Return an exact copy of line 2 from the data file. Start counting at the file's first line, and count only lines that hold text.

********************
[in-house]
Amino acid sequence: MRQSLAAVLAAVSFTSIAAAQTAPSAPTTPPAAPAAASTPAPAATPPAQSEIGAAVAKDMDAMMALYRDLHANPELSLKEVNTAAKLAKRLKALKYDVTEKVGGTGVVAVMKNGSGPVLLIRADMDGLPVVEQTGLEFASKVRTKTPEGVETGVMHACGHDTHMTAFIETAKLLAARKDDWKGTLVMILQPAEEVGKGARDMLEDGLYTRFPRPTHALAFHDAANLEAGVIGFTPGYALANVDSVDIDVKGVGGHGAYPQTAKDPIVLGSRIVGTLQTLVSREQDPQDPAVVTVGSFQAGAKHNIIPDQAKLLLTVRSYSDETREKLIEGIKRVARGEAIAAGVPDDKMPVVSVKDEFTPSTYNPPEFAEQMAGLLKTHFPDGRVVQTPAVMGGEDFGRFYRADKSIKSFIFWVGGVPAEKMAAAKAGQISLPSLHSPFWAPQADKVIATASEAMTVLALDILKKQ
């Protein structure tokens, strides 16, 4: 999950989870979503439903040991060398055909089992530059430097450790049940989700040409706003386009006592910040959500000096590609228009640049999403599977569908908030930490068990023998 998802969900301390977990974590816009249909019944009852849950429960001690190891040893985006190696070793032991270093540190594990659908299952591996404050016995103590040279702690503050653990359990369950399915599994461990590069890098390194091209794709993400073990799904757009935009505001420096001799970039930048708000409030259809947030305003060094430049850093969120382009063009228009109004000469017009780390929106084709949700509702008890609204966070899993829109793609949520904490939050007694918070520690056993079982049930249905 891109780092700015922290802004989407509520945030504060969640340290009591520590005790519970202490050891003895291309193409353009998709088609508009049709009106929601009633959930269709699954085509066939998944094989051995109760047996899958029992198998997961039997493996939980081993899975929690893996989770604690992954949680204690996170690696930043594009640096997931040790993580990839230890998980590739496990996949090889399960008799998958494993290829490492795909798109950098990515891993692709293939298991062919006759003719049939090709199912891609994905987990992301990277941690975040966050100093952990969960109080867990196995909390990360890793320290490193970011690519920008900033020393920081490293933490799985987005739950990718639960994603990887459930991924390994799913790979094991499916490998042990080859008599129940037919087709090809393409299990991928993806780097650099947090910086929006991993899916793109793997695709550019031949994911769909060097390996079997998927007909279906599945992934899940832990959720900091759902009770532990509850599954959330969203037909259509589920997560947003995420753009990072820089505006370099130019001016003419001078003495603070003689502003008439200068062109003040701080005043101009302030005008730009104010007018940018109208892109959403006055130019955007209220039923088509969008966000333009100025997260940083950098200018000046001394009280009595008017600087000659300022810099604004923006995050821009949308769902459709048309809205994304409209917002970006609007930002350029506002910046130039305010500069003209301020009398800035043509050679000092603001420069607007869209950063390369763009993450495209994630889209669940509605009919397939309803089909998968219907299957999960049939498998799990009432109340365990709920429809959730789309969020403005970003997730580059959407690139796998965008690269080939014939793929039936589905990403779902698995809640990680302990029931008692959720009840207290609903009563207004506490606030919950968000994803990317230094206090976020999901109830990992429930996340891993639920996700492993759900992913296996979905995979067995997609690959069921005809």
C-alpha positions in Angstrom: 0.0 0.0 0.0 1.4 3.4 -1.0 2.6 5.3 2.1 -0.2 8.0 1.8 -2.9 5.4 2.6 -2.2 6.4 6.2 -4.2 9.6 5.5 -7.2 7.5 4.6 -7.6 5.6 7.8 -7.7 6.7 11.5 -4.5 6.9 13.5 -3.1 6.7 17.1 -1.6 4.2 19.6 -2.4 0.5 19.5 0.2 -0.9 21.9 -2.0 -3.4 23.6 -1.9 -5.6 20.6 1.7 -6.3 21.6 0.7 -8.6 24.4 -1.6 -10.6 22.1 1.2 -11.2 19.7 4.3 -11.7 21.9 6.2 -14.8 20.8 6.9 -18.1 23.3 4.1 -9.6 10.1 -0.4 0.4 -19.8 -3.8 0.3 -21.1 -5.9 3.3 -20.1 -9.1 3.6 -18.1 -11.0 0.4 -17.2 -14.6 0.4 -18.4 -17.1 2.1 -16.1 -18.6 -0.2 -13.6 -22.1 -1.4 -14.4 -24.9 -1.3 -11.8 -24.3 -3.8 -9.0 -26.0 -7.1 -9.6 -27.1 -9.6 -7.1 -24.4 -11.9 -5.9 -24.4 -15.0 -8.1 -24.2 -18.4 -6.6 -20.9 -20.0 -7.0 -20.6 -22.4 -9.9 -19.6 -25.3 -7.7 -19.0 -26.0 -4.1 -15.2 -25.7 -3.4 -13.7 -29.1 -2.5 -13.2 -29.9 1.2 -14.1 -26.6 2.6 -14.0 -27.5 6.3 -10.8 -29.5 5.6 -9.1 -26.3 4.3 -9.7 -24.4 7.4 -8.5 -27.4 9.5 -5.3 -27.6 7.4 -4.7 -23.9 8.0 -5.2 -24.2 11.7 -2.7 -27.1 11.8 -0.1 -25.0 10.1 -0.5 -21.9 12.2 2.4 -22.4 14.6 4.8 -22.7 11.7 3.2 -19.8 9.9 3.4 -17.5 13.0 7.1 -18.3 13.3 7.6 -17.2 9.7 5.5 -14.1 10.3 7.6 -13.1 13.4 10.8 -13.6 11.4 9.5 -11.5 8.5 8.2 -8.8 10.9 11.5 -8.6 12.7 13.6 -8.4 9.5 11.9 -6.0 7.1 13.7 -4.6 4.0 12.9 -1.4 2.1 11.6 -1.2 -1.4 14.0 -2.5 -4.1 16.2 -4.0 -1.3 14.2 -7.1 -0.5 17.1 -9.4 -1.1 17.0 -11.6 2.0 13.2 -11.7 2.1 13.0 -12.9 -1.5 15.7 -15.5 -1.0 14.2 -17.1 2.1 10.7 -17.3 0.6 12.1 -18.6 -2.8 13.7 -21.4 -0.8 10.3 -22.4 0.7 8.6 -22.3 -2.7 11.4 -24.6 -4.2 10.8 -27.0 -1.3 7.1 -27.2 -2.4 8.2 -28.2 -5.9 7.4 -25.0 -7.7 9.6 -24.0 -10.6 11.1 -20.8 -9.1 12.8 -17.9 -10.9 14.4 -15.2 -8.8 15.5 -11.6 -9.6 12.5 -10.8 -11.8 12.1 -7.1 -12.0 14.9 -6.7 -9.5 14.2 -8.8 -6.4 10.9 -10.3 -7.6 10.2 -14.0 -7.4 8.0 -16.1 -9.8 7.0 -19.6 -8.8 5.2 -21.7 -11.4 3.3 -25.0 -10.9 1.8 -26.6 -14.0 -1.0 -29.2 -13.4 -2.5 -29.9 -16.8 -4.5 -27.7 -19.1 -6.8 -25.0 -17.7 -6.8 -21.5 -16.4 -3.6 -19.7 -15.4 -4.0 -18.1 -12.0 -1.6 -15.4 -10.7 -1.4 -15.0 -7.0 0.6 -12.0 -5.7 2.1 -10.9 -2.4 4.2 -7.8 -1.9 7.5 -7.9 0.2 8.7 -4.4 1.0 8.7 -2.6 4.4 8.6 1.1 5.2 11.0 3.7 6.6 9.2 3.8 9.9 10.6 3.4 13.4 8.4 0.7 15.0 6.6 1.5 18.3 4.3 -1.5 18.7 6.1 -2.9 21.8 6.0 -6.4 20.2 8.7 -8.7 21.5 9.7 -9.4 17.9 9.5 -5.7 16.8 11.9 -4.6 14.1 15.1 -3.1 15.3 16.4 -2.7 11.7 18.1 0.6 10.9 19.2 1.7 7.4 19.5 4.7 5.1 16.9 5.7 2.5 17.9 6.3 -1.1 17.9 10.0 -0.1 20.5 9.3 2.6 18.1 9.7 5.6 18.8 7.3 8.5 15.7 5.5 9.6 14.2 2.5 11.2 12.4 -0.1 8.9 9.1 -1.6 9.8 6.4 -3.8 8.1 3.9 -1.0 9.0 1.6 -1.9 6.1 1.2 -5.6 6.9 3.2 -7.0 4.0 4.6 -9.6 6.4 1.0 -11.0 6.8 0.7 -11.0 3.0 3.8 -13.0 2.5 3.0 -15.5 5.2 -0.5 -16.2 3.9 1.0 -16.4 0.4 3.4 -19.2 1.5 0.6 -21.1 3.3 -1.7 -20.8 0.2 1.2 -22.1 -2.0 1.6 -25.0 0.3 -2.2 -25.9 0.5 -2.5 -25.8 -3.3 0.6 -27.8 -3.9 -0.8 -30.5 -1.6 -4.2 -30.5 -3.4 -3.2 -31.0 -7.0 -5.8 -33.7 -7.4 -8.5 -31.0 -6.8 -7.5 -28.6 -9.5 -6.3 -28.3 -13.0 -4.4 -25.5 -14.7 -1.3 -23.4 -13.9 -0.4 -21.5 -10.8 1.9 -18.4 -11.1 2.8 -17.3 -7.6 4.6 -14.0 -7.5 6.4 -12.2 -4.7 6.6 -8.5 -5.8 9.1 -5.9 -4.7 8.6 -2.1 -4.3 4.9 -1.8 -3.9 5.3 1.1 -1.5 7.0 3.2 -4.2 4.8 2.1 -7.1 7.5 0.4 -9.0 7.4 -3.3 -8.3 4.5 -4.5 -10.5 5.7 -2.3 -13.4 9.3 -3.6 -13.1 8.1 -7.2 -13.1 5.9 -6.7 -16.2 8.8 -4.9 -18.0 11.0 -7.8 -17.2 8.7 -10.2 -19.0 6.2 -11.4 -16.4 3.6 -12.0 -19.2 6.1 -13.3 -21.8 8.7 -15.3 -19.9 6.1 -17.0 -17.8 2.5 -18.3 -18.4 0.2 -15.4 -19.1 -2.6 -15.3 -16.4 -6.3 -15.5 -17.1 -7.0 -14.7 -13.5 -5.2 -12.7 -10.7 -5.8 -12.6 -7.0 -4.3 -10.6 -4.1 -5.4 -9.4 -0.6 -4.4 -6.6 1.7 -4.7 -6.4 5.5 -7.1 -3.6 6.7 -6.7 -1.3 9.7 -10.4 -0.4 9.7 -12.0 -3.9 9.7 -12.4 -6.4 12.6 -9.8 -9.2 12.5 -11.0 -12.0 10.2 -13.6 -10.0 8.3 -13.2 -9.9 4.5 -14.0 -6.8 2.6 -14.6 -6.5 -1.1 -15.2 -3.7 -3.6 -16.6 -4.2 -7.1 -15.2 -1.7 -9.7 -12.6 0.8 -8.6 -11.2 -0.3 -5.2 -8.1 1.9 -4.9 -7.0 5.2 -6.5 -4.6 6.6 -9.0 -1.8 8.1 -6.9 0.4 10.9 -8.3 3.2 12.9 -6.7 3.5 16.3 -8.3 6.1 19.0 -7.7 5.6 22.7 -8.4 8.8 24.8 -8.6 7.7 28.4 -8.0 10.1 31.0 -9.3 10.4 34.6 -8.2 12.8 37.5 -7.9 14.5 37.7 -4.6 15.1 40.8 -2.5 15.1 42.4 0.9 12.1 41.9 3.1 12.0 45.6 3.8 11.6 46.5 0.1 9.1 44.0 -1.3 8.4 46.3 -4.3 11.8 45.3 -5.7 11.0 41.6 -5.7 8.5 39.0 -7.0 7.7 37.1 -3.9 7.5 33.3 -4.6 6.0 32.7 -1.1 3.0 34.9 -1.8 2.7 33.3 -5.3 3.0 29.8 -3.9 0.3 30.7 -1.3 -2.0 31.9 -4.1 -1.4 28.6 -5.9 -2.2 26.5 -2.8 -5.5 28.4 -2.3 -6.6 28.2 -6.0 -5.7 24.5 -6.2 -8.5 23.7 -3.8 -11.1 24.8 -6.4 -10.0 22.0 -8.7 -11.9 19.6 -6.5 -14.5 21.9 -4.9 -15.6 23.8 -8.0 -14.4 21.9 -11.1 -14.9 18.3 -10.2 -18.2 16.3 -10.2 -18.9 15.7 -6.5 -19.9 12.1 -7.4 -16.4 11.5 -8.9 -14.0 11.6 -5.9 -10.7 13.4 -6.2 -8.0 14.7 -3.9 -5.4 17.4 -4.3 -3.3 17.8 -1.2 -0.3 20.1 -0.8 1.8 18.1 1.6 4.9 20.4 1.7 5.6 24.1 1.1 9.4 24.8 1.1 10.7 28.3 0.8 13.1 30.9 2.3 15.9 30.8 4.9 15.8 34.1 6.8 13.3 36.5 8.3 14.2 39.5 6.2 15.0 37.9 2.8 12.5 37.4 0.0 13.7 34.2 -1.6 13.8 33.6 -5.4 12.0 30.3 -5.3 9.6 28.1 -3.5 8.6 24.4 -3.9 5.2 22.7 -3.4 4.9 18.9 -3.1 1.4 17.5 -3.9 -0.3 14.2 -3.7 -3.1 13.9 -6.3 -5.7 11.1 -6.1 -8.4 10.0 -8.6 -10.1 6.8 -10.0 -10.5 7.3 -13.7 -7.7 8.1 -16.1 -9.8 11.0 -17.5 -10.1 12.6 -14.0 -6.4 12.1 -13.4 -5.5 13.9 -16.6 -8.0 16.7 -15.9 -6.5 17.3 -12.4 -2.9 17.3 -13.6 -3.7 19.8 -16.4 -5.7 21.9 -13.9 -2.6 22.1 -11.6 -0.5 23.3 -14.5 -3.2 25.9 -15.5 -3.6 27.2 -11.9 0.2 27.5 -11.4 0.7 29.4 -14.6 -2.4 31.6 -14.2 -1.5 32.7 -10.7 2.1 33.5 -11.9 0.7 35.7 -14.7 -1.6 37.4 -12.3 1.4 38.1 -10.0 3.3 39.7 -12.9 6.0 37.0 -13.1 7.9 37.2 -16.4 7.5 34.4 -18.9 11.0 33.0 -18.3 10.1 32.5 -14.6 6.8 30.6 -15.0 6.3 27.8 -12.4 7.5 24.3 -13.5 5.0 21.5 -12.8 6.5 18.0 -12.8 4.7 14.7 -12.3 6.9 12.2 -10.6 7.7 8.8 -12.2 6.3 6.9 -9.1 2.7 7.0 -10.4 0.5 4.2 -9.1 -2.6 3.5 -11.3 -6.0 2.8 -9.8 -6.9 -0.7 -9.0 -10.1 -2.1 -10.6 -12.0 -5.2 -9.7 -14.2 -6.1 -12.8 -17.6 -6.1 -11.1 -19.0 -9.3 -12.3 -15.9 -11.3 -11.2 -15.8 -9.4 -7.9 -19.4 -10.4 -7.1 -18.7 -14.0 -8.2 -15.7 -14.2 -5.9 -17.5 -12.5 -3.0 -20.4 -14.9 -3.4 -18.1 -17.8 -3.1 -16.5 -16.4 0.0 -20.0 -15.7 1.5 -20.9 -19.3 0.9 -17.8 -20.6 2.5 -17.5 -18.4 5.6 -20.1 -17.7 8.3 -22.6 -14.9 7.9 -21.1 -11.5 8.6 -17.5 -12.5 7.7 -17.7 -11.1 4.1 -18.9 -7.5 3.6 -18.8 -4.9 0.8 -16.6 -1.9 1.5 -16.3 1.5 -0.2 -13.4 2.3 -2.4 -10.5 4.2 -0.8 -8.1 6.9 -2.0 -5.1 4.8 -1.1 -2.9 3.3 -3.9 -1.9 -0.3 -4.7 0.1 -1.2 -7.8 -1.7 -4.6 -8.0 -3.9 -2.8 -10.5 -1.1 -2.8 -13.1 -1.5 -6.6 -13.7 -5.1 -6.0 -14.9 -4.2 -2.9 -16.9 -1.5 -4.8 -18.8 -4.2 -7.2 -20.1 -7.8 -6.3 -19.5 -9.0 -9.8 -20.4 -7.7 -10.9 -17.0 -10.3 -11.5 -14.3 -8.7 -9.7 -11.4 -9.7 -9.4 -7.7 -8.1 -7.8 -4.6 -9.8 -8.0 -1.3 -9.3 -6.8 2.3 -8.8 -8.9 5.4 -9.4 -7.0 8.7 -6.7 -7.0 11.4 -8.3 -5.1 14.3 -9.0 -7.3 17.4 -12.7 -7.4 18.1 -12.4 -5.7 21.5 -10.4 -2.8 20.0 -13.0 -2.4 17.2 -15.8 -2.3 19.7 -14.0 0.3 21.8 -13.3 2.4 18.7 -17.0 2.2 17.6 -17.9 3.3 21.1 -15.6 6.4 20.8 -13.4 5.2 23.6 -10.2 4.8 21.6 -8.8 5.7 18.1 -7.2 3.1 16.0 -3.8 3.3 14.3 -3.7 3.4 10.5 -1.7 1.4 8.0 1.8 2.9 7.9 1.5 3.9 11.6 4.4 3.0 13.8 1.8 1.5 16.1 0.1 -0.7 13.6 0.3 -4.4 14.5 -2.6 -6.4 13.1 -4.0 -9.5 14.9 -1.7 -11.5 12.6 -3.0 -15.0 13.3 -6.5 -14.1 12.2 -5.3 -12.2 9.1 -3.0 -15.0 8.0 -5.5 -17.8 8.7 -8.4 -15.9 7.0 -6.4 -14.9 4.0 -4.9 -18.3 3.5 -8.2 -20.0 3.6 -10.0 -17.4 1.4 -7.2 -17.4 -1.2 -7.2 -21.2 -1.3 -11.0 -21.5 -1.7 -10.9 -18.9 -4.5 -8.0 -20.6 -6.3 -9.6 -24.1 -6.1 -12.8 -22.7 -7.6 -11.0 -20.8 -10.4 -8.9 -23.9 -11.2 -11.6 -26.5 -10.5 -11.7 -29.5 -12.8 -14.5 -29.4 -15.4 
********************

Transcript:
Amino acid sequence: MRQSLAAVLAAVSFTSIAAAQTAPSAPTTPPAAPAAASTPAPAATPPAQSEIGAAVAKDMDAMMALYRDLHANPELSLKEVNTAAKLAKRLKALKYDVTEKVGGTGVVAVMKNGSGPVLLIRADMDGLPVVEQTGLEFASKVRTKTPEGVETGVMHACGHDTHMTAFIETAKLLAARKDDWKGTLVMILQPAEEVGKGARDMLEDGLYTRFPRPTHALAFHDAANLEAGVIGFTPGYALANVDSVDIDVKGVGGHGAYPQTAKDPIVLGSRIVGTLQTLVSREQDPQDPAVVTVGSFQAGAKHNIIPDQAKLLLTVRSYSDETREKLIEGIKRVARGEAIAAGVPDDKMPVVSVKDEFTPSTYNPPEFAEQMAGLLKTHFPDGRVVQTPAVMGGEDFGRFYRADKSIKSFIFWVGGVPAEKMAAAKAGQISLPSLHSPFWAPQADKVIATASEAMTVLALDILKKQ